Adult Onset Diabetes – Part 1 – Introduction

AODM
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Adult onset diabetes is not genetic and is curable. Many in the medical profession would disagree with both. Quantitative Medicine clinical practice has cured adult onset diabetes consistently and repeatedly.

This the first post in an in depth series which examines Adult Onset Diabetes (also called Type II Diabetes). We’ll abbreviate it AODM.

Subsequent posts will deal with the exact causes, how to reverse the disease, how to measure the progress, and how to maintain a cured state. Almost all people diagnosed with AODM can reverse the condition permanently, and without drugs.In 20 years, dealing with hundreds of patients with clinically diagnosed AODM, all have been reversed and many cured, and none needed drugs. Depending on their continued discipline the improvement was permanent; many in time did slip back. But only after returning to their old bad practices. I had one man who reversed his diabetes and when his numbers were clearly in the non-diabetic range he asked me, “now, can I go back to eating pizza?” He was a smart man, but he just didn’t get it.

Let’s start with the genetic issue, because it gives us valuable insights into AODM. The logical proof that adult onset diabetes is not genetic is simple: A lot more people have it now than had it 50 or 100 years ago. Genetics simply cannot change that fast. Our body manages sugar and starches as though we were still hunter-gatherers; the genetics of this fact may change in a few thousand years but not soon enough to make candy a health food in our lifetime.

AODM is usually defined as a failure to properly manage circulating glucose, i.e. sugar. The levels get too high and this causes myriad problems.  Since it is the “job” of insulin to get rid of glucose, and juvenile or Type I diabetics have both high glucose and cannot make insulin, AODM got categorized as diabetes on the basis of high glucose even though, unlike Type I DM, there is plenty of insulin. However it is possible to have an impairment in insulin production, but by far the principle cause of AODM is not a lack of insulin, but a glut of glucose.

Frequently doctors will speak of “insulin resistance” as a cause of AODM. What is meant here is that the cells are refusing to use the circulating glucose, even though the insulin level is high, and normally a high insulin level is a message to the cells to gobble up the circulating glucose. If the cells would obligingly do so, the circulating glucose levels would fall to normal ranges and there would be no AODM.

But the cells refuse to take up this excess glucose. They are “resisting” the insulin signal. Hence the terminology.

So following the obvious trail: What causes insulin resistance? Often you will read that this isn’t known. However, there are two dominant factors, either of which could wholly account for insulin resistance. First: age. Older cells are simply less efficient. They are less able to metabolize circulating glucose. Second: They are full. The cells will take enough glucose for their specific needs. If the cell is “full” then it simply won’t accept any more. Fat cells accept quite a lot of circulating glucose. They convert it to fat for long term storage, but even fat cells have their limits.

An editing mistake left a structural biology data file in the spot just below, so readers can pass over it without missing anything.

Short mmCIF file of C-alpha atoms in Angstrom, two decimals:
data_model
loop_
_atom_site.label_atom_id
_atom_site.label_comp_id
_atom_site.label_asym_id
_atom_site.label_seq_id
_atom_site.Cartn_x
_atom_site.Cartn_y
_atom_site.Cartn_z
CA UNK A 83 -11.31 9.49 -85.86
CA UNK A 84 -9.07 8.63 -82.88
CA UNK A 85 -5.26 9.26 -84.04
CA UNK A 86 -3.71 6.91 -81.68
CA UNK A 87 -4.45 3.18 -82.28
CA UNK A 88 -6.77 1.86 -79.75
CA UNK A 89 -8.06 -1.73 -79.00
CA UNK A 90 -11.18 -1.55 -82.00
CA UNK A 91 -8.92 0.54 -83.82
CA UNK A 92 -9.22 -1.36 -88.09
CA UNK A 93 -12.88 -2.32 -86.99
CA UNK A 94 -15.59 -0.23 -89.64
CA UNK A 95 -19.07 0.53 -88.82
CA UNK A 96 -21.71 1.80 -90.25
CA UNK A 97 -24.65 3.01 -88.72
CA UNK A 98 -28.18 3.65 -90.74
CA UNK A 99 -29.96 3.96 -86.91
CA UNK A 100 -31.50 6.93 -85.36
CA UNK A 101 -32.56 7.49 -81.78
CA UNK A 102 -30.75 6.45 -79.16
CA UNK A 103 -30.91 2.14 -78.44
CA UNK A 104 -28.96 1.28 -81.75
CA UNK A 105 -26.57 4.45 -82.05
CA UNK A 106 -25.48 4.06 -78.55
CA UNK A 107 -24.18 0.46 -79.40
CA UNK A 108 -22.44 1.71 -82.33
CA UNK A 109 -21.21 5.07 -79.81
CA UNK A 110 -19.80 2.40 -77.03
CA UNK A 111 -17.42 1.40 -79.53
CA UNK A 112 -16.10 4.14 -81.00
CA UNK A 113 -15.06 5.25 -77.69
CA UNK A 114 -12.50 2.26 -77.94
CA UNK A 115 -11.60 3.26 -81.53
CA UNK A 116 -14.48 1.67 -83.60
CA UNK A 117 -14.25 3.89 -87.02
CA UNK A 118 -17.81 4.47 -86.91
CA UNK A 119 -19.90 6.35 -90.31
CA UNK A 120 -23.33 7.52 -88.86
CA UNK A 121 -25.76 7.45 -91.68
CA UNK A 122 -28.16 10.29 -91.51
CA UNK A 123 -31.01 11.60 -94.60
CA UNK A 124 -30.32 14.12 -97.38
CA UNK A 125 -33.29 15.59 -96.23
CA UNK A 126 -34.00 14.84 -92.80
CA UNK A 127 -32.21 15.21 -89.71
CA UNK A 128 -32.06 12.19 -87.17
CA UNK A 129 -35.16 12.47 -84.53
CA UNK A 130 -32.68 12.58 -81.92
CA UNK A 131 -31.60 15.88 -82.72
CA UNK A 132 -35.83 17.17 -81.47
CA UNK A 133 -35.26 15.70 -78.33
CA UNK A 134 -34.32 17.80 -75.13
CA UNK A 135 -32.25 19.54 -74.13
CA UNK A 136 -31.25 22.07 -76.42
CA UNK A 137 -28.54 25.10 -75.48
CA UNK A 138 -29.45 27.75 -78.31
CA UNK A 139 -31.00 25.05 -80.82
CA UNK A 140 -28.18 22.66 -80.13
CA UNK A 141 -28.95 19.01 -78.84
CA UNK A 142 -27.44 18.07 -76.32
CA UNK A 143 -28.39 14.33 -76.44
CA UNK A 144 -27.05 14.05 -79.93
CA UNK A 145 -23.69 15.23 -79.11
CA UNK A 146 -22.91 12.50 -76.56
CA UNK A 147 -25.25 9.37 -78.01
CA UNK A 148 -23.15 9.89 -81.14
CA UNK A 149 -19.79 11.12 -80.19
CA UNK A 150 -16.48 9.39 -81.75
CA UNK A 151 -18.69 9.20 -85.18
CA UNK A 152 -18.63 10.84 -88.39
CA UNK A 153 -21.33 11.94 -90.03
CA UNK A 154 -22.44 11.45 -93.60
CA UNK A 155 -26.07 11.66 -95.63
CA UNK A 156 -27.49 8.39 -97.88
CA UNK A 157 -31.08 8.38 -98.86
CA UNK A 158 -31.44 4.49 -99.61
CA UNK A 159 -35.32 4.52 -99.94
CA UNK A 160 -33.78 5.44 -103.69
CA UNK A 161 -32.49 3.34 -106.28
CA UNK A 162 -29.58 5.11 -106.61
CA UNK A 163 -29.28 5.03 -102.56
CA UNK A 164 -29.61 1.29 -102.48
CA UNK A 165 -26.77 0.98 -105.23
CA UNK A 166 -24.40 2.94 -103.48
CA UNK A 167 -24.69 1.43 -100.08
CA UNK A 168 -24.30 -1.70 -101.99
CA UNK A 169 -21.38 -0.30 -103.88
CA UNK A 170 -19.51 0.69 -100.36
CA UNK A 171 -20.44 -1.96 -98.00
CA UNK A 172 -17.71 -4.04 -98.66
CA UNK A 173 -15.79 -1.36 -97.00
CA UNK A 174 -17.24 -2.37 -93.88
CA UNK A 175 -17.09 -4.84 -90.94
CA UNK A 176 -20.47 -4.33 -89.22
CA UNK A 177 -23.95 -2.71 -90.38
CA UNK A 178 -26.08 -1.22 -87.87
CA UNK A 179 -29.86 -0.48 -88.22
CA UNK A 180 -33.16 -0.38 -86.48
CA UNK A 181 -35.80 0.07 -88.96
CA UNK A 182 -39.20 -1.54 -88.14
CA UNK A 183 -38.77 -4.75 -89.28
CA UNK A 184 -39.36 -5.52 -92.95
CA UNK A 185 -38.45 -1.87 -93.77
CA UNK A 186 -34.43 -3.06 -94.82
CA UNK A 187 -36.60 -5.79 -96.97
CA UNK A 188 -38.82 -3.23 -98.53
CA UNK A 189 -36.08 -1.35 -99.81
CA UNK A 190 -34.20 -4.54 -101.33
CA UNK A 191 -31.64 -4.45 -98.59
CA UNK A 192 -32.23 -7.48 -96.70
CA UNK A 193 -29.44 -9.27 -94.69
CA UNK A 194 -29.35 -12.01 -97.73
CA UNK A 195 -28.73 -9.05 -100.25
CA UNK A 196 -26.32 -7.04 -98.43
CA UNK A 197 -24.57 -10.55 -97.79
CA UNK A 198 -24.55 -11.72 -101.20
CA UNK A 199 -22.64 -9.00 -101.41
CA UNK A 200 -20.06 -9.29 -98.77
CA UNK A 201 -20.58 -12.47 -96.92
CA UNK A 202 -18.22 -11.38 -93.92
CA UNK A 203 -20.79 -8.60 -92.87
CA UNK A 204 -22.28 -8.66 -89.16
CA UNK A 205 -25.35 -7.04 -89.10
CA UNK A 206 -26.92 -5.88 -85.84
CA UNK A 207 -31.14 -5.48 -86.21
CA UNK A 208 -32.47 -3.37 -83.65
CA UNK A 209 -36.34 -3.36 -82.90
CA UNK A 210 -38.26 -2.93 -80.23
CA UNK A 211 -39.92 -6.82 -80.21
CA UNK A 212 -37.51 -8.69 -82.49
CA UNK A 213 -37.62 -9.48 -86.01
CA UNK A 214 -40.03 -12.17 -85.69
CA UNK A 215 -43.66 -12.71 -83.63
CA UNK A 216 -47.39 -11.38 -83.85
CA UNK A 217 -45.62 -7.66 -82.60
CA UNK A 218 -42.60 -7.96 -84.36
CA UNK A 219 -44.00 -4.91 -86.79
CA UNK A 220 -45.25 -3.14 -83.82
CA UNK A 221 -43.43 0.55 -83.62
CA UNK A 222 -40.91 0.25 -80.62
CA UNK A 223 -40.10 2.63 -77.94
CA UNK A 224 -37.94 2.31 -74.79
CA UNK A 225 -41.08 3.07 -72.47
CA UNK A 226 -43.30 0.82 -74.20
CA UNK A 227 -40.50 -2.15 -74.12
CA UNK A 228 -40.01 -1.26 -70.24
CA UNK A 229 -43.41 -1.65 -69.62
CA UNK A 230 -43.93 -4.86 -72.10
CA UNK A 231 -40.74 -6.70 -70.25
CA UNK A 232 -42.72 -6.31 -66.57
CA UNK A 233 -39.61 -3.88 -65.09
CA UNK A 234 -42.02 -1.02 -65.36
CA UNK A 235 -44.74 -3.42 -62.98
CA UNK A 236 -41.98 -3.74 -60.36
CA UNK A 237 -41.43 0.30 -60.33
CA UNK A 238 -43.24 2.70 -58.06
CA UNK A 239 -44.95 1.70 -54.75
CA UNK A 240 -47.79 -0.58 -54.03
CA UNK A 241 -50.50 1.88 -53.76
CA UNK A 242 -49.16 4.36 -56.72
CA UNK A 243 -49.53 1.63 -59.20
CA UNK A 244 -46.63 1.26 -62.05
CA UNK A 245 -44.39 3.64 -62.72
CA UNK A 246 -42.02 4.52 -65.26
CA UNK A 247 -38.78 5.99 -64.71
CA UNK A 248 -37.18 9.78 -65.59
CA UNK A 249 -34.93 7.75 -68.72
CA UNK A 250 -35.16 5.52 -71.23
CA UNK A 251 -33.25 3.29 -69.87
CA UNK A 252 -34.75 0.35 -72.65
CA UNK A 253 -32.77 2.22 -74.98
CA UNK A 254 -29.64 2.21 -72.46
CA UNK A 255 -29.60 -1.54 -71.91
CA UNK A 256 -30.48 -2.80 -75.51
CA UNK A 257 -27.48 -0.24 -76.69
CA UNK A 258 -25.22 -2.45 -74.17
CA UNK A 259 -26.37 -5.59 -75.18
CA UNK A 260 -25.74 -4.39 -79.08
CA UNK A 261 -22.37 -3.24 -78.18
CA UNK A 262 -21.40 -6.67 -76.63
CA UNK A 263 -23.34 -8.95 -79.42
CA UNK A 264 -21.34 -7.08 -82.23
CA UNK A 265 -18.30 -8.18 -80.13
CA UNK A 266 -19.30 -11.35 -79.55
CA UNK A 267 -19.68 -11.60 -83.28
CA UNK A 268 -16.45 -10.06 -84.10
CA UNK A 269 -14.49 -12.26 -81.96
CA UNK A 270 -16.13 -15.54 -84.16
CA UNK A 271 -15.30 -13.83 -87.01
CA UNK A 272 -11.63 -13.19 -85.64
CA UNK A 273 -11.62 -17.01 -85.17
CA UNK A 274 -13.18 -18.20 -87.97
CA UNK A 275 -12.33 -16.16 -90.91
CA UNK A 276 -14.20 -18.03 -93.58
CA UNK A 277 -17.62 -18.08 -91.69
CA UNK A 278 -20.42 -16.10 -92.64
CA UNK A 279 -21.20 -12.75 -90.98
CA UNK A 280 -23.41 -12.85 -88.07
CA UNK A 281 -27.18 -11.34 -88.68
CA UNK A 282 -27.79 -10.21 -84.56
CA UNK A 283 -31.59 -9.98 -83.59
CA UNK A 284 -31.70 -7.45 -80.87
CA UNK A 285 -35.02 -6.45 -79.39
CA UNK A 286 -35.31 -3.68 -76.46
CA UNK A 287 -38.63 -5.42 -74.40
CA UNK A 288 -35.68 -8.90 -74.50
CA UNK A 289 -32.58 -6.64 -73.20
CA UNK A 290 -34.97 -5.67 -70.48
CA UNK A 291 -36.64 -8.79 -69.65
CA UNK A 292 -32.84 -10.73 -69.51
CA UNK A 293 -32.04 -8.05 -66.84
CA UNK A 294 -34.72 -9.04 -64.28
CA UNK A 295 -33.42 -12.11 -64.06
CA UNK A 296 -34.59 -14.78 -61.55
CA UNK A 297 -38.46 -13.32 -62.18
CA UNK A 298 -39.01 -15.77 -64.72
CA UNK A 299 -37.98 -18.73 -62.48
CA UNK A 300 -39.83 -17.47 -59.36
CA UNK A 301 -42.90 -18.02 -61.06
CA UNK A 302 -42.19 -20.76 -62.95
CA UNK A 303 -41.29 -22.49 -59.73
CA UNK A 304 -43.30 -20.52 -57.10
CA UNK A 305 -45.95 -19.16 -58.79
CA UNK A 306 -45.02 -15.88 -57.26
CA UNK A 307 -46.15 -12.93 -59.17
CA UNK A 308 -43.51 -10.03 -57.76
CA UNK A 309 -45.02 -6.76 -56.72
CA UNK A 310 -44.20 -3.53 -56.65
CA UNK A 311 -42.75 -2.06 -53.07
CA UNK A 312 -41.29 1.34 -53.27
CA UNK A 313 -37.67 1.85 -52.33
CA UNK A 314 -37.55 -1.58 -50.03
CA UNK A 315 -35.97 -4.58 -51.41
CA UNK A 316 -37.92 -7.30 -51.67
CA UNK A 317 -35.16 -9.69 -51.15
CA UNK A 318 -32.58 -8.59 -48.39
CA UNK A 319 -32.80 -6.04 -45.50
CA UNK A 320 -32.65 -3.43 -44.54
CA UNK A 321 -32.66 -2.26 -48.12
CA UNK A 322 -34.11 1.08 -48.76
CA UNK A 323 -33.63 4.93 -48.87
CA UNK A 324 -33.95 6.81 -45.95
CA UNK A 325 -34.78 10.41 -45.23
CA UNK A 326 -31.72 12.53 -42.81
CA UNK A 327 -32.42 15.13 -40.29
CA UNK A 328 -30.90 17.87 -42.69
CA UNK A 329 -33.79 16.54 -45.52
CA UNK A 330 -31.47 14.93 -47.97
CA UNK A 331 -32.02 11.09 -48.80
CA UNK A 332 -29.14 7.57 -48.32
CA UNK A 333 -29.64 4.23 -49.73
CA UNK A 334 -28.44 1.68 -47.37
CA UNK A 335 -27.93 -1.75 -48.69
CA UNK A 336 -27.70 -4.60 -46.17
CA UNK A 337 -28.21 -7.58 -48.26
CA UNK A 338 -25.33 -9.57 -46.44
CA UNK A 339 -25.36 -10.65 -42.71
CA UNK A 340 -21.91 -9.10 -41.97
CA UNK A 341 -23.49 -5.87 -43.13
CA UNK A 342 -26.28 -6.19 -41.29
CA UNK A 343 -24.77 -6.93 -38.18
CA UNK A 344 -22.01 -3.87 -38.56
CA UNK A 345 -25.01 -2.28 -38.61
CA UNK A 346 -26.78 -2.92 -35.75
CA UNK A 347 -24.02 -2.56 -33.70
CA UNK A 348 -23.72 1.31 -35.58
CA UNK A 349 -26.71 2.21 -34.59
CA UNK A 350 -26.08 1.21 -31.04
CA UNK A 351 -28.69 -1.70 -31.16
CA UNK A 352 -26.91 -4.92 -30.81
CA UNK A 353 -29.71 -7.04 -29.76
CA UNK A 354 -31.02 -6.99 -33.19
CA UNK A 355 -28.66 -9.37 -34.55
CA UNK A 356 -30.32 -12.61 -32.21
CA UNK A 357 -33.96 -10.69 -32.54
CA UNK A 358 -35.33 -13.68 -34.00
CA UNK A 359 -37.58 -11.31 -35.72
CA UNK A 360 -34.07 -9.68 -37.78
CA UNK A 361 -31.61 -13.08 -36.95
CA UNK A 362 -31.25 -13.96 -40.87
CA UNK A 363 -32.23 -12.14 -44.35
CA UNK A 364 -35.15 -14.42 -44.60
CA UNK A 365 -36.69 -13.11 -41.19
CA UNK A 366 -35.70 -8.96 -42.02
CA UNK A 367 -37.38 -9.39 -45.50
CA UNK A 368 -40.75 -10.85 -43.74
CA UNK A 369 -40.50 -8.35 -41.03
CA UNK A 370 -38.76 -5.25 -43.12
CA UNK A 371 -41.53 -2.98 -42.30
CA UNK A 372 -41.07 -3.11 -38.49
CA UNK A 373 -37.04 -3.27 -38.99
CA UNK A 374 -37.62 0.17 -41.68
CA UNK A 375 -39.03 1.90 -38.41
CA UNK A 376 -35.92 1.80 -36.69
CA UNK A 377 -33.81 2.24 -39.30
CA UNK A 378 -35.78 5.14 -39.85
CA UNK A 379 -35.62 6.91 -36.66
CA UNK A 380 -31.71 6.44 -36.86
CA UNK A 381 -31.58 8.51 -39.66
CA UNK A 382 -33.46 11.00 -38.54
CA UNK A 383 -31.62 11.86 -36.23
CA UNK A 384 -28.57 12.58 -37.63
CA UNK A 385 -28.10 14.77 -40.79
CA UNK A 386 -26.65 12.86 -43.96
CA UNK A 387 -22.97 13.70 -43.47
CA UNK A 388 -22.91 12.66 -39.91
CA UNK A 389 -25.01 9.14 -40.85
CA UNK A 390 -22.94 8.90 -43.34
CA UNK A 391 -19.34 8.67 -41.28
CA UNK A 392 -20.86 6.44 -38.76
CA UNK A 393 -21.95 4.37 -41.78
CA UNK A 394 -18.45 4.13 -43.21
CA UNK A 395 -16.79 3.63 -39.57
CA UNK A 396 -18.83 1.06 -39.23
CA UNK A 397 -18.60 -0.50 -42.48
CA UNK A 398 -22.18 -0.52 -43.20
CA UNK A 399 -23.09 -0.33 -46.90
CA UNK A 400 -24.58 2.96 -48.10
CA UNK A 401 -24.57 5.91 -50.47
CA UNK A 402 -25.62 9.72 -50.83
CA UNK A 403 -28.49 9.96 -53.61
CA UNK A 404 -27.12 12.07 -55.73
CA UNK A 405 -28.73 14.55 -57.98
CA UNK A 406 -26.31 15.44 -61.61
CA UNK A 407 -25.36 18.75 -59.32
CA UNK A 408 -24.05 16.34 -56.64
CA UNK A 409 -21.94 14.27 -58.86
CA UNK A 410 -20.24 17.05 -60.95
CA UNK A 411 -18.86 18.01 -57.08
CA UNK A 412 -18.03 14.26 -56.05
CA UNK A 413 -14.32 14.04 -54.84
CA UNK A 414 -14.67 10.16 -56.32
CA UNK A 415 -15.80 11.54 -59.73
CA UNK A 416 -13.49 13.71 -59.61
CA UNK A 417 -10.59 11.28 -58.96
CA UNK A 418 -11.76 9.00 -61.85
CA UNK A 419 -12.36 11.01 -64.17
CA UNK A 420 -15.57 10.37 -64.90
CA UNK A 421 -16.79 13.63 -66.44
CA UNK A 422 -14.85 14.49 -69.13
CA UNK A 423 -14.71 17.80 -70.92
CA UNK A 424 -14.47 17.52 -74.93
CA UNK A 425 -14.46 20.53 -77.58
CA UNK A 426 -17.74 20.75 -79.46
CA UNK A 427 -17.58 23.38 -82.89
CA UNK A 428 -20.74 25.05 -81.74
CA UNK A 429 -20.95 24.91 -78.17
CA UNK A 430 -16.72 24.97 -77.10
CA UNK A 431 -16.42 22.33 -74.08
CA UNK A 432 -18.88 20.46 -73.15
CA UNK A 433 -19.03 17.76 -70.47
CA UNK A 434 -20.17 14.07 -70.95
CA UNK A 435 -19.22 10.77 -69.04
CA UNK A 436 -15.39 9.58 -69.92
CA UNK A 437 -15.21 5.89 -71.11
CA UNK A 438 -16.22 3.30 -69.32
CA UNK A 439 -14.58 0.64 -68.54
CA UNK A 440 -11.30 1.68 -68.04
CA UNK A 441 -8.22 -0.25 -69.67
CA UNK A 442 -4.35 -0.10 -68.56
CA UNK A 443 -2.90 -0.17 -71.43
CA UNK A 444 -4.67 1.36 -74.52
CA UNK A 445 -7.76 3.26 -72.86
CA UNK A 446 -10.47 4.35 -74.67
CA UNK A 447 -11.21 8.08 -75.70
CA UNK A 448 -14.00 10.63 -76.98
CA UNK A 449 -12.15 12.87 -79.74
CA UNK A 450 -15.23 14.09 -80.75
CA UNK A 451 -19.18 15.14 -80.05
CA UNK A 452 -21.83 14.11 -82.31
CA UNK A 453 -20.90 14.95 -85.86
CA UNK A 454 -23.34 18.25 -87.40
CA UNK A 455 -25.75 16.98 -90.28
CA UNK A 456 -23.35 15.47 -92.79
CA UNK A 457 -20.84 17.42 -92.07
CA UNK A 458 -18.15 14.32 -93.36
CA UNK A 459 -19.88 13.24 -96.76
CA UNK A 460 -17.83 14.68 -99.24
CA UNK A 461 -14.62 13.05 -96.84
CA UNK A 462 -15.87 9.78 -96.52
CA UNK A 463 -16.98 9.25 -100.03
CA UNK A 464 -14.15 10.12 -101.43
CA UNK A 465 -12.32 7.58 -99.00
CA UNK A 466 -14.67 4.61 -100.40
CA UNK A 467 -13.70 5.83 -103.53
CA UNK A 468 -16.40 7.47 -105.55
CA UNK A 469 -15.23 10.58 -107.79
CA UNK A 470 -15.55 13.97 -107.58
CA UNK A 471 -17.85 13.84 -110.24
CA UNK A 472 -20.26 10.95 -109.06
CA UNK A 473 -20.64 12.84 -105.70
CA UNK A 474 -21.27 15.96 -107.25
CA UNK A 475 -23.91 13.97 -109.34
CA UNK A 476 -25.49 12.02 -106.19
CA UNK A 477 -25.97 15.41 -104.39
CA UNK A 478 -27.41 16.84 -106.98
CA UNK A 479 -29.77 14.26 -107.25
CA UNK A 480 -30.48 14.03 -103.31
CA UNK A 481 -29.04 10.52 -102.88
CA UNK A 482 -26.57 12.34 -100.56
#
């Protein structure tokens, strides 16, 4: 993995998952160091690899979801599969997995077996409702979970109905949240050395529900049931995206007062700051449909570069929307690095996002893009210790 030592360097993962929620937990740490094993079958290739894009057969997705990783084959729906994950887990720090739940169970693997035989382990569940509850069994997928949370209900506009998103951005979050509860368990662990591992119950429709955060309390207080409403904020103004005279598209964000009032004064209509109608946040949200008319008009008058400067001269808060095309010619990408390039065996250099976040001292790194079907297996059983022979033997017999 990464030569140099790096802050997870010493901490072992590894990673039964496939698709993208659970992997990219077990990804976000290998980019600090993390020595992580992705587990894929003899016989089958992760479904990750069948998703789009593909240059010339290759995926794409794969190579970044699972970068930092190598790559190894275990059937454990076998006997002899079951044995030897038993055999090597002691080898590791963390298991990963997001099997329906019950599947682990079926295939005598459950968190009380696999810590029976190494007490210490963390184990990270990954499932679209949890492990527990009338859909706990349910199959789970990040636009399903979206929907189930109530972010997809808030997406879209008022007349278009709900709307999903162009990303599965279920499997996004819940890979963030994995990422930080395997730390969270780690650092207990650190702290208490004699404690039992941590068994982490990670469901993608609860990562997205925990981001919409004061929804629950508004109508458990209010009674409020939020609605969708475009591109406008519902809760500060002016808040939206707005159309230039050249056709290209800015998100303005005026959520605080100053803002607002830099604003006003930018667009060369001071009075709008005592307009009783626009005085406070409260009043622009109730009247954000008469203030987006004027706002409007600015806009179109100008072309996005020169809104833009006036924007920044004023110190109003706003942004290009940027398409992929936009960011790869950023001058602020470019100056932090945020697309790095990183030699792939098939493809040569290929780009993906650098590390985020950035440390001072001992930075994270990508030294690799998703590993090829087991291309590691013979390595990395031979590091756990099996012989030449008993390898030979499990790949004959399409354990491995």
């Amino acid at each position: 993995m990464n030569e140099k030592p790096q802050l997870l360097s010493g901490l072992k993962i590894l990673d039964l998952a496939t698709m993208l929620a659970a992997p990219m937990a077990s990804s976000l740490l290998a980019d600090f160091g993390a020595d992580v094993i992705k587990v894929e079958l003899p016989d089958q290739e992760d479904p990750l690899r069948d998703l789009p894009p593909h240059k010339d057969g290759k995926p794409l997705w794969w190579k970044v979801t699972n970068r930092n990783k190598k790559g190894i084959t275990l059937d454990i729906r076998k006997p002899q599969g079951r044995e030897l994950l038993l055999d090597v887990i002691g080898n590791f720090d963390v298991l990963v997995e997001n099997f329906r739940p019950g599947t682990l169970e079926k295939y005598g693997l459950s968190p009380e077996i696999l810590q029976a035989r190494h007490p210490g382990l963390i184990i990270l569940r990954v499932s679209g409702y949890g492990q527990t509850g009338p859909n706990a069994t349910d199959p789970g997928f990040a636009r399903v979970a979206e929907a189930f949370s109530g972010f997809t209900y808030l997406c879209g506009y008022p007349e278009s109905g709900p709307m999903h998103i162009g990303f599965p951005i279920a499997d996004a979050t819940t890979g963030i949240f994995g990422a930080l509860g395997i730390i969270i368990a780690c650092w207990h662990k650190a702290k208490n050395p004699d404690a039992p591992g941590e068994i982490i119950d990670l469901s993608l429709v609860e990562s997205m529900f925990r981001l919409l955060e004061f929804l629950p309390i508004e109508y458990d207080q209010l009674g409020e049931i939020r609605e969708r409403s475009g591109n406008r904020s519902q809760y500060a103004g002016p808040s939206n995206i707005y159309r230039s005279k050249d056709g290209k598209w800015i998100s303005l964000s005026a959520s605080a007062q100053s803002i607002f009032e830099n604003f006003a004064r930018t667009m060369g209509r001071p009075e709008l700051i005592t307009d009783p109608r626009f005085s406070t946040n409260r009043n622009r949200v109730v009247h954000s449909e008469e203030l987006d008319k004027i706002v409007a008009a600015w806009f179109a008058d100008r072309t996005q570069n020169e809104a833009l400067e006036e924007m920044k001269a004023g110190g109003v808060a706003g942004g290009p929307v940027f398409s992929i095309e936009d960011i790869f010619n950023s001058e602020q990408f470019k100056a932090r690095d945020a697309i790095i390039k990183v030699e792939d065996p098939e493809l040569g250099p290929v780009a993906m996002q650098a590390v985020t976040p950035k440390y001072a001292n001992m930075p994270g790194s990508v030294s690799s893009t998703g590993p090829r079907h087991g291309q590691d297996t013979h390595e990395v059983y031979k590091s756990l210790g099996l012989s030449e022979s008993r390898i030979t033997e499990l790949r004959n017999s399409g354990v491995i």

The current “standard treatment diet” for AODM is one of the biggest mysteries in medicine. It is almost a recipe for making the disease worse. In fact, a curative diet is strikingly different. Fifteen years ago when Dr. Mike pointed this out to a group of diabetes practitioners, they were enraged. Fast forward to the present, and Dr. Mike has a lengthy string of cured patients. Standard practice solemnly pronounces the disease incurable, and for all practical purposes they are actually causing that to come true for their own patients.

By the way, the “standard treatment” today is little changed from that fifteen years ago. That is why 10% of the country is diabetic, and an amazing 50%, according to latest research, is pre-diabetic. Even though the science is basically “in,” the current diet is a bad one, there is a much better, more healthy alternative.

The series:

Adult Onset Diabetes – Part 1 – Introduction
Adult Onset Diabetes – Part 2 – Diagnosis and Impact
Adult Onset Diabetes – Part 3 – The Cause
Adult Onset Diabetes – Part 4 – The Cure
Adult Onset Diabetes – Part 5 – Strange “Standard” Practice
Adult Onset Diabetes – Part 6 – Case Study 1
Adult Onset Diabetes – Part 7 – Case Study 2
Adult Onset Diabetes – Part 8 – Summary

 

 

  2 comments for “Adult Onset Diabetes – Part 1 – Introduction

  1. John Pritchard
    November 9, 2015 at 2:42 pm

    I read the article in today’s Daily Telegraph about the SNPMP who lost 3 1/2 stone and beat type 2 diabetes.
    I’ve lost 4 stone and hope to beat type 2 diabetes as well.

    • November 11, 2015 at 9:02 am

      Great! Keep in mind merely losing weight is a temporary ‘cure’ of type 2 diabetes; you have to change the fundamentals and eliminate all starch and sugar or weight loss merely turns down your metabolic burn rate and then, after the adjustment for the weight loss, your glucose numbers will go back up. Good job, Good Luck and God Speed, Dr. Mike

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